#Wargame Wednesday – Mapping the Ukraine War

Many classic definitions of a wargame include some sort of a map. It’s not a hard and fast requirement these day with different game mechanisms, like the “tableau” wargame Tank Duel: Enemy in Crosshairs by Mike Bertucelli from GMT Games (2020). As I follow the War in Ukraine, the wargamer in me wonders about how I could depict parts of the battle. To do so I will need a map. So I started looking at the different ones out there.

Before I get into the Ukraine war maps, let’s review some wargame map basics. First, not all wargame maps are the same (duh!). Broadly speaking, I group wargame maps into several categories:

  • Map Board: The mapboard uses a mapping coordinate system like a real map (Ranger, Omega Games)
  • Hex Map: A hexgrid (or alternatively a square grid) is laid over the mapboard to regulate movement and combat (Advanced Squad Leader, Multi-Man Publishing)
  • Area Map: The map is divided into areas (Victory in the Pacific, Avalon Hill)
  • Point-to-Point Map: The map is a series of connected points or areas (Waterloo, Avalon Hill)

So, which style of map is useful for a wargame of the War in the Ukraine?

Mapping the Ukraine War

Many of the maps I see on social media are broad overviews of the fighting. As such, they tend to be small-scale (large area) with varying degrees of detail. If anything, most seem to be using an area map approach.

The UK MoD map is a broad overview of the fighting with likely lines of advance shown. It also uses what I call “creeping red areas” to show the area the Russian Army supposedly controls. The detail provided on Russian forces is extremely broad.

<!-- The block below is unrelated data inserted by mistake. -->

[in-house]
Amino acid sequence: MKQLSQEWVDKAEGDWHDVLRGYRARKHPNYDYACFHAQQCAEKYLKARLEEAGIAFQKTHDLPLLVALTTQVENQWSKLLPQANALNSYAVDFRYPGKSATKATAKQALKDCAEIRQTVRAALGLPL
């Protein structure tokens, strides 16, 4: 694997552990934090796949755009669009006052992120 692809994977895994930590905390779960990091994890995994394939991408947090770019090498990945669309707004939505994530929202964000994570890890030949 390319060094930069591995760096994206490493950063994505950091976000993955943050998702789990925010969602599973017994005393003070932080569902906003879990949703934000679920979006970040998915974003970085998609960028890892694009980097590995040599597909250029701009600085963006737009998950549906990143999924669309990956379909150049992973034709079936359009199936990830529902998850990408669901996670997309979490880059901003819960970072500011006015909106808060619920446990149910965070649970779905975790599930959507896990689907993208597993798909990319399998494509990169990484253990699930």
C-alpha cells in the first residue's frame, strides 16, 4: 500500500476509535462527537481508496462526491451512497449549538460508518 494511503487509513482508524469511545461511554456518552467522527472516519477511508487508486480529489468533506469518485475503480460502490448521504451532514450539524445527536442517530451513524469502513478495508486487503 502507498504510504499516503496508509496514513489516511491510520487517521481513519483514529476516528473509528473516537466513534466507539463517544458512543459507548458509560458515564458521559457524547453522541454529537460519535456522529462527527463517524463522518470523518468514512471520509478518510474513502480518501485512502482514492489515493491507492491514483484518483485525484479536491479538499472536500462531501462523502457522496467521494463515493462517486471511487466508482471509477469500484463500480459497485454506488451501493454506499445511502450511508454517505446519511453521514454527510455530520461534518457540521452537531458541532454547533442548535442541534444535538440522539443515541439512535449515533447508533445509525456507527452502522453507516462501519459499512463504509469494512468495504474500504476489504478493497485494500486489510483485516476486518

Courtesy UK Ministry of Defence

The official French map is a little different and focuses on the area the Russian Forces have occupied since the beginning of the war, but forces are excluded.

Courtesy French Ministry of Defense

The open source intelligence (OSINT) community on social media is also tracking the war. @war_mapper delivers maps that show the pre-war occupied areas and the areas occupied since the start of the war. Interestingly, the illustrator doesn’t only use filled in areas, but shows a combination of “lines of advance” and “occupied areas” in a kind of combination area and point-to-point map.

Courtesy @war_mapper on Twitter

Still others try to capture the seemingly different war going on in the Ukraine. @Nrg8000 produces two maps, one of which focuses on routes the Russian Army has advanced on using a very point-to-point map approach.

Courtesy @Nrg8000 on Twitter

The second map from @Nrg8000 is a carefully labeled map showing the “furthest extent of Russian troop movements.” This wording seems to out of the way to not ascribe control of an area to the Russian forces.

Courtesy @Nrg8000 on Twitter

Others try to capture the offensive/defensive thrusts and helpfully bring in some data from beyond the Ukrainian border.

Courtesy @detresfa_ on Twitter

Think tanks also are following the war. The daily map from the Institute for the Study of War is one of the more comprehensive. From a wargaming perspective, at least some force are annotated on the map. It also uses two concepts for area control; assessed versus claimed. The ISW has also been very open about how they are mapping the conflict.

Courtesy Institute for the Study of War
Courtesy Institute for the Study of War

If you have served in the military you very likely have heard of the Common Operating Picture, or COP. Twitter user Jomini of the West (@JominiW) produces a daily map that is the closest to a COP I have seen out there. From a pure conflict wargamer perspective this one might be the most “familiar” given the force laydowns depicted.